Please use this identifier to cite or link to this item: https://hdl.handle.net/11681/10380
Title: Quasi-static high strength low-alloy vanadium steel reinforced concrete slab experiments
Authors: Advanced Technology Institute (South Carolina, U.S.)
Robert, Stephen D.
Johnson, Carol F.
Woodson, Stanley C.
Engineer Research and Development Center (U.S.)
Geotechnical and Structures Laboratory (U.S.)
Issue Date: Oct-2009
Publisher: Geotechnical and Structures Laboratory (U.S.)
Engineer Research and Development Center (U.S.)
Series/Report no.: ERDC/GSL TR ; 09-35.
Description: Technical Report
Abstract: In response to recent terrorist activities, an increasing number of building projects specify design criteria for blast resistance, residual structural integrity, and survivability. Increases in structural system size, weight, and costs are often necessary to meet these criteria with conventional materials, but using higher strength materials offers a way to mitigate these increases while achieving desired performance levels. Accordingly, the U.S. Army Engineer Research and Development Center (ERDC) has investigated the effects of using high strength low-alloy vanadium (HSLA-V) steel reinforcing bar coupled with high strength concrete as a structural system. The primary objective of this research is to develop and characterize a high strength portland cement concrete, HSLA-V material combination that meets or exceeds blast resistance criteria while allowing a more efficient structural design than can be achieved using conventional materials. Vanadium is widely used as an alloying element in steel production, and micro-alloying vanadium with steel reinforcing bar has been shown to contribute to higher yield strengths, relative to traditional rebar, without compromising ductility or formability. Twelve reinforced concrete panels were tested using the ERDC quasi-static water chamber. The panels consist of both single and double mat conventional Grade 60 rebar or HSLA-V rebar in combination with 4 ksi or 15 ksi concrete. The panels had simple support end constraints in the longitudinal (long) direction and were unsupported in the lateral (short) direction. Midspan and quarter point deflections in the horizontal and vertical direction, and the hydrostatic pressure and pressure existing in the loading cavity were recorded in these experiments.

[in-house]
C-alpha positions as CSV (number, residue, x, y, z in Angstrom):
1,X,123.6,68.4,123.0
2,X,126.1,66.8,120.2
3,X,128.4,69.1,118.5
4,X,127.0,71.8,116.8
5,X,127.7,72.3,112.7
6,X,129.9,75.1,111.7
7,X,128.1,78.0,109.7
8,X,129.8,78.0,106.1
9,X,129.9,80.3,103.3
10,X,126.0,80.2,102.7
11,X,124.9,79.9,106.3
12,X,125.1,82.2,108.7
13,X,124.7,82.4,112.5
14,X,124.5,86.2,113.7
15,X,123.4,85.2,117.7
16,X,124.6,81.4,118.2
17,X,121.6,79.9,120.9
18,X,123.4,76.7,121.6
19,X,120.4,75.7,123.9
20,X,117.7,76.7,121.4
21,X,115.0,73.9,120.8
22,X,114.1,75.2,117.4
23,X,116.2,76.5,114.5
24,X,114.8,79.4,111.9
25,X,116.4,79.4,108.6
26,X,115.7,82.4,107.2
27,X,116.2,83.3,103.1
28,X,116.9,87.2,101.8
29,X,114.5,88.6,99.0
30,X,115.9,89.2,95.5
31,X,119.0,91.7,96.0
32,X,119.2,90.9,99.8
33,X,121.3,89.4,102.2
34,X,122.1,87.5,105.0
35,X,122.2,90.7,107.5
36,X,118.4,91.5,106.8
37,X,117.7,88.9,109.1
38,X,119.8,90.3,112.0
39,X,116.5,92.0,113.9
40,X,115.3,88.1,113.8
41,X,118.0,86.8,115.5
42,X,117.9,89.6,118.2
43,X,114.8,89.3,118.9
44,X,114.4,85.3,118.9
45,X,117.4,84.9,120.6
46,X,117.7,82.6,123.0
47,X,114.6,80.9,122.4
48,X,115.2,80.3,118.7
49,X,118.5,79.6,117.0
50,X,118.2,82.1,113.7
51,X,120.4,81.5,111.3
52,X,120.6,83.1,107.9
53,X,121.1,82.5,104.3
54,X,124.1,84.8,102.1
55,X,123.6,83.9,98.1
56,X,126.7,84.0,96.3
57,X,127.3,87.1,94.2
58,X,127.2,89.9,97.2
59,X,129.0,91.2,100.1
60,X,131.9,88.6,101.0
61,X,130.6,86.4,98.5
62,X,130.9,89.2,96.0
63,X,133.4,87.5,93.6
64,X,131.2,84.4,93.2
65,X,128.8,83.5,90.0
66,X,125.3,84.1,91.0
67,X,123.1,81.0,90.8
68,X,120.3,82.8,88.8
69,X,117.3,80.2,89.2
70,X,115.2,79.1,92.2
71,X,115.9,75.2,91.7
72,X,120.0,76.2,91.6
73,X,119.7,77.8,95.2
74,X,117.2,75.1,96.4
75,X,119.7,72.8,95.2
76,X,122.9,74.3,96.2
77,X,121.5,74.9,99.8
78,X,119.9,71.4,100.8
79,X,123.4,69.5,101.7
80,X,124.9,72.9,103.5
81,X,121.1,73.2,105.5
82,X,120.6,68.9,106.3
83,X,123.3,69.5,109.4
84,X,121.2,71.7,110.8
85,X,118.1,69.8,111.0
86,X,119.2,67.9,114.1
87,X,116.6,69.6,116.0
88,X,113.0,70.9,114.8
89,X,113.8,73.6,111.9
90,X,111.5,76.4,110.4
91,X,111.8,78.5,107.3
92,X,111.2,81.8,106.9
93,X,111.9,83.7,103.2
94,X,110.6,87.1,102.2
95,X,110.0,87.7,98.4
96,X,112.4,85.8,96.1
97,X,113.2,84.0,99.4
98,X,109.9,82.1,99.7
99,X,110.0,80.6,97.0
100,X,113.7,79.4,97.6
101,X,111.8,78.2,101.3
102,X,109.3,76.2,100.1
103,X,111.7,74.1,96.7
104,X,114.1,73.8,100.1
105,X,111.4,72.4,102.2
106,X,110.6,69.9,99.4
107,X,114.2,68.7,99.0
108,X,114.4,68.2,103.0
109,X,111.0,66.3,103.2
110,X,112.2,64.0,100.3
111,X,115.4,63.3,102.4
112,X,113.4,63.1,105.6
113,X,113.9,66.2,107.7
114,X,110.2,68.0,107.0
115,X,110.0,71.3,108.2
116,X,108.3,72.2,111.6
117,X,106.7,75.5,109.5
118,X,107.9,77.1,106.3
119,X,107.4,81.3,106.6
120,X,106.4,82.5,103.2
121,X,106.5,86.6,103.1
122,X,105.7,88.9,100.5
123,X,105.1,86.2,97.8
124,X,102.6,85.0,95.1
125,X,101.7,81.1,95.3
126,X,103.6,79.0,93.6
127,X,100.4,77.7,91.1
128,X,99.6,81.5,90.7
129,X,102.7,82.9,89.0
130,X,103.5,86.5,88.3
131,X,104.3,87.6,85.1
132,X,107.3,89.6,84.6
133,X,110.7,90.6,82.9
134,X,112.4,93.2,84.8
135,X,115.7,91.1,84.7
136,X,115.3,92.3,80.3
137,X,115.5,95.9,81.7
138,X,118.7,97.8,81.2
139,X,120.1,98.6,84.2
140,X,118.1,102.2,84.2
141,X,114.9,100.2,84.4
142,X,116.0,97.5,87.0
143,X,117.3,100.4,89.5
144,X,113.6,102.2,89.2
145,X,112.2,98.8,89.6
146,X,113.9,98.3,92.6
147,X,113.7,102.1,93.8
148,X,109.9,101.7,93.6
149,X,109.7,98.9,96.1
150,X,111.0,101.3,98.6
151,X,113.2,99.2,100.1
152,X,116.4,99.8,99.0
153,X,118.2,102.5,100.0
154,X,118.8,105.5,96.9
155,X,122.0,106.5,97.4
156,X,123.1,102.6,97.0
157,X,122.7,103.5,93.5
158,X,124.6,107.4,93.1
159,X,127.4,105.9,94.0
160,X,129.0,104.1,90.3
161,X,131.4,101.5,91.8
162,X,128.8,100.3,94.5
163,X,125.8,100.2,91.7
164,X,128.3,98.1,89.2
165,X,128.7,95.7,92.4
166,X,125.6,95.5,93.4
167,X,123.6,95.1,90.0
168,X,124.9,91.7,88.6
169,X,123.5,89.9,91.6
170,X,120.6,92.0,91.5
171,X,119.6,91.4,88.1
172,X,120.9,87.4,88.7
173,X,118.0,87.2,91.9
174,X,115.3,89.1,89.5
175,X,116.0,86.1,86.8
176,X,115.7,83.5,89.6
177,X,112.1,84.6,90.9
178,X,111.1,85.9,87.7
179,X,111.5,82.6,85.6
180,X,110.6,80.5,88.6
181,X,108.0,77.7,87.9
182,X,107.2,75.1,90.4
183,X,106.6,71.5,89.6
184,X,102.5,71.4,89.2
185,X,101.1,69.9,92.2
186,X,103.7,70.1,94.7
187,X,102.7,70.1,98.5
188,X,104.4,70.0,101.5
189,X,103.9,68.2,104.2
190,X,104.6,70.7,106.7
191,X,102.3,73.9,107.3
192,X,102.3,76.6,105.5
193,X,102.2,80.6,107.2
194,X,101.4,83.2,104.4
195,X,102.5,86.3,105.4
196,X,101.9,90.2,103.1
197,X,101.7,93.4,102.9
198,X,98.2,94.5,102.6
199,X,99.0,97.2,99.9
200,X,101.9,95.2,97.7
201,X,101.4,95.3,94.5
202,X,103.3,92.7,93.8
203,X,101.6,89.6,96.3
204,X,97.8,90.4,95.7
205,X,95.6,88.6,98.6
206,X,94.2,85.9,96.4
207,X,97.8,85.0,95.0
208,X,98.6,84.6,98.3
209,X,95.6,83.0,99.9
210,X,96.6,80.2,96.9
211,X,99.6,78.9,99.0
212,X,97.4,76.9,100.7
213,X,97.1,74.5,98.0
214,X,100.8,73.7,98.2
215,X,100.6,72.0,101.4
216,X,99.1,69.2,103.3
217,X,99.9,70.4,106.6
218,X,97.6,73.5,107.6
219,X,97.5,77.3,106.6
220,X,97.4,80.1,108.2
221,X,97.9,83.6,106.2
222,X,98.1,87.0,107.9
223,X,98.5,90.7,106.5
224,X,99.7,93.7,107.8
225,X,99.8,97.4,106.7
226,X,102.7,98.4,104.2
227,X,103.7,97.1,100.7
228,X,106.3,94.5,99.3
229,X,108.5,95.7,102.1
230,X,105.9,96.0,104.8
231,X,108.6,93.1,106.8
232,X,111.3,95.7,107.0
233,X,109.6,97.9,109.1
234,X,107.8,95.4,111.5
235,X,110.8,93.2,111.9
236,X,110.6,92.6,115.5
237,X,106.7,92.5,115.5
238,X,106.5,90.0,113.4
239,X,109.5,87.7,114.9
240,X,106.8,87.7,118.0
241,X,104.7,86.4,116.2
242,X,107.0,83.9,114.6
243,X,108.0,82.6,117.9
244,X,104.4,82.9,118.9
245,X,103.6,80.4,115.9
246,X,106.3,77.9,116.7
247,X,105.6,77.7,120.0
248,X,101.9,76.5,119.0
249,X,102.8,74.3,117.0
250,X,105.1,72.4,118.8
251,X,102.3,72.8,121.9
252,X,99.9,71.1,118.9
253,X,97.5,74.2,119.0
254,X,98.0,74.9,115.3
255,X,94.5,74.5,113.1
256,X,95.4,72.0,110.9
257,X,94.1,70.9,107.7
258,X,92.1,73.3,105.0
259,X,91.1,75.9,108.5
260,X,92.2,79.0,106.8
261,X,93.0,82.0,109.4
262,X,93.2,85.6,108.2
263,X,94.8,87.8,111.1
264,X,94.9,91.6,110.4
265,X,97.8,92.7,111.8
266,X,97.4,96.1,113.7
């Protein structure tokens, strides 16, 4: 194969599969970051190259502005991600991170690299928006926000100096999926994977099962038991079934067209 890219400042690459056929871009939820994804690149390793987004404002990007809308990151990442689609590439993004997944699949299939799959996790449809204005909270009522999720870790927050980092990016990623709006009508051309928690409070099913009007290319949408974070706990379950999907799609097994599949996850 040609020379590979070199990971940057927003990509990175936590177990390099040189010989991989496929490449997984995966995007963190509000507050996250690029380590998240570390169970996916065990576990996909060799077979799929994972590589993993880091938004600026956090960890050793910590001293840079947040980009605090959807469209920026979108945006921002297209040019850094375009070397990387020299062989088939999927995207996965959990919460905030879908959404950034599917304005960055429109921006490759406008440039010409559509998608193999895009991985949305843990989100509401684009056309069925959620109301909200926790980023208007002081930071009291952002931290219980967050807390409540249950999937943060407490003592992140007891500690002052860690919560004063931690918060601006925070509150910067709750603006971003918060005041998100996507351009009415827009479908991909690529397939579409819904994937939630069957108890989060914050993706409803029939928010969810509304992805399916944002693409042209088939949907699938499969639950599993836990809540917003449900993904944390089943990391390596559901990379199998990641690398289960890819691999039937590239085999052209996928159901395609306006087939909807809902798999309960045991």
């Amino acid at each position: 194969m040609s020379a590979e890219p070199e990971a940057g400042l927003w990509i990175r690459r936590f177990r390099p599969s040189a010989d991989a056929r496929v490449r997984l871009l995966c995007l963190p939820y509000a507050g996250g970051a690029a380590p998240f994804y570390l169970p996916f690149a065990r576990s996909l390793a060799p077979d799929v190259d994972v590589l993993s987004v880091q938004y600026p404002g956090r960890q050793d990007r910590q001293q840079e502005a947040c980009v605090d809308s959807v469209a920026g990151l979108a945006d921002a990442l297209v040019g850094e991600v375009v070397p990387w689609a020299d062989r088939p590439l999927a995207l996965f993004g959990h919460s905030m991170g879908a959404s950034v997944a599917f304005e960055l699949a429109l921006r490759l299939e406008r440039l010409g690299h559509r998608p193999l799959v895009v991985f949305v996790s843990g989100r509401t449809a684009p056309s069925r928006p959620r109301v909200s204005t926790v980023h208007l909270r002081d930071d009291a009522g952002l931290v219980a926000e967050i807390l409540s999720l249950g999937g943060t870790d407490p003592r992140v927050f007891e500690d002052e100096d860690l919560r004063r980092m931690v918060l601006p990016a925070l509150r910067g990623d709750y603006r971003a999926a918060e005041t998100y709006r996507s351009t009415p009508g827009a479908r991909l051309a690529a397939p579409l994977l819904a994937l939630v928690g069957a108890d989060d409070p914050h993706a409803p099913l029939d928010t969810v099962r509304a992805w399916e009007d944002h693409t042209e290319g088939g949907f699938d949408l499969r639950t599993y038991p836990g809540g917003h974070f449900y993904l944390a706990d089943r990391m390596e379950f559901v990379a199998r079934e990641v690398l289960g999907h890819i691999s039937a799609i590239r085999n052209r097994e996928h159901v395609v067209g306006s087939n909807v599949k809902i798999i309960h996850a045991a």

URI: http://hdl.handle.net/11681/10380
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